by Leah Sherman Kish, Professional Business English Trainer
While working in Germany I noticed that many of my students seemed to know exactly where they will be and what they will be doing in a year or more. As a person who grew up in Israel, where things tend to happen very rapidly and people never plan anything too far ahead since no one really knows what tomorrow will bring, I was quite astonished to learn that all my students had planned their vacations in great detail and were able to tell the class that in 6 months from now they will be lying on the beach in Mauritius, where they would get to by plane with the plane tickets they had purchased 2 months before even starting the English course. Little did I know back then, it wasn’t just a bunch of over planners who happened miraculously to all end up in my class but indeed, that this is the way Germans think and operate in their daily lives as well as on the Job.
So, how does this affect the German Business culture?.
1. Planning ahead – Germans are often perceived as masters of planning. This culture values thinking ahead and knowing what they will be doing at a certain time on any given day. Every Business procedure is examined and thought through extremely thoroughly, as each aspect and step of a project will be analyzed in great detail. Structure, obtained through laws, rules, and regulations, is what holds the German system together. These traits are highly valued and are in the core of every business procedure. The German business culture, therefore, will usually have a low amount of flexibility and spontaneity and will tend to follow guidelines even when this may slow down the process significantly. For this reason, getting used to working with German counterparts or in a German company can take time and requires a lot of patience as well as good abilities to deal with frustration as the amount of rules, regulations and bureaucratic processes can be agonizing to people who aren’t familiar with the way things are done here. Having said that, let’s not forget that however slow and detailed the process is, Germans are well known for being efficient, goal oriented and practical people who will get the job done and mostly at the highest quality.
2. Punctuality – Business culture in Germany, as in most countries, takes the form of the German culture itself. This central European country is vast, economically stable and has a lot to offer. However, If you are on your way to a business meeting, make sure the beautiful scenery doesn’t interfere with your time plan as punctuality is one of the most important values you can find here. Germans take punctuality for business meetings and social occasions seriously. Tardiness can be interpreted as plain rudeness and you may end up offending your counterparts. If you can’t help being delayed, make sure to call, explain yourself, apologize and give a time estimation as to when you think you will arrive.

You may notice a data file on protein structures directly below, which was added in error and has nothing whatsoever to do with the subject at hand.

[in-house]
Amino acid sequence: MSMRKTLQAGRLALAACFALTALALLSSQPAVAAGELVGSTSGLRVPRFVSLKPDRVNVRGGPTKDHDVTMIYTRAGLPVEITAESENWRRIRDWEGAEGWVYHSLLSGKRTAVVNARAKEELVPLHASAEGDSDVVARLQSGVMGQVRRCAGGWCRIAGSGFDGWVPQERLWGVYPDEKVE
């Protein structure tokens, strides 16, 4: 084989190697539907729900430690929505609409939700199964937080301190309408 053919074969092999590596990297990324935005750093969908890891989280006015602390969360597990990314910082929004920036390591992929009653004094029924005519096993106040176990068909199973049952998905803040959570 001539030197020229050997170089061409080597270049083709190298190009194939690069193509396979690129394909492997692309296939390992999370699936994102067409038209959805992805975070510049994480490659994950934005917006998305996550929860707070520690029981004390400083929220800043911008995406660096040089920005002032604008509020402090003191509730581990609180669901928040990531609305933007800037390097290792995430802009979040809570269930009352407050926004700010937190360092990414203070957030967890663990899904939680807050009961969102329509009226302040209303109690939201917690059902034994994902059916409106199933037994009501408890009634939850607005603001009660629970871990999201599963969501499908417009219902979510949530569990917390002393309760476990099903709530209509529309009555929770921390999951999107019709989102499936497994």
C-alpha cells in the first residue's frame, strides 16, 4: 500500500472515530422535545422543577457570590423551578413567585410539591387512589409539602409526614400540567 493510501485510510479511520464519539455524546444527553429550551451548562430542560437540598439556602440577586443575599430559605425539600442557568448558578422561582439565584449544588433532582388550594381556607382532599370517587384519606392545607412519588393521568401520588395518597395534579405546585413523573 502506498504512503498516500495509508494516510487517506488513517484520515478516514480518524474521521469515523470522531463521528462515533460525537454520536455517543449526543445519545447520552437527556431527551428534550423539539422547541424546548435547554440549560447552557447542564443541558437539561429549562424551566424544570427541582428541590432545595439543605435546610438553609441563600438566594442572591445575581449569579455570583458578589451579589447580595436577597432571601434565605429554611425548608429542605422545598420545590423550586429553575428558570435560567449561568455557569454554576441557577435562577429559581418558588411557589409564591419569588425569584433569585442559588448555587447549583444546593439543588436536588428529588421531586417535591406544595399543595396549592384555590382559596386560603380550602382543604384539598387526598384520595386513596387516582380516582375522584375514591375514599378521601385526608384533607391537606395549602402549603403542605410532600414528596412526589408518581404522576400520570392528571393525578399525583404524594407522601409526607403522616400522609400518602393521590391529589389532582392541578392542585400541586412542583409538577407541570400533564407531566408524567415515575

3. Communication style – Communicating across cultures is always a challenge as there is more than one way to get a message across and the German way is quite unique. When starting any Business interaction you will find formality and politeness to be the norm. Your dress code should always be respectful of the culture even if you aren’t accustomed to wearing suits and ties. Remember to keep personal distance between speakers in a conversation. Germans are not used to manly pats on the back, hugs or friendly shoves as part of a Business interaction. A smile accompanied by a nice firm handshake will do, usually both at the beginning and end of a meeting. However, Germans are also extremely direct and straightforward and will tell you exactly what they think of something, to a point of pure bluntness. This combination of directness and politeness is a very charming German trait and quite extraordinary! Do not mistakenly take this as an insult, it’s just a different style of communication. As Germans are generally reserved people, try to refrain from being to intimate or emotional in your gestures or when bringing subjects to the conversation, at least at first.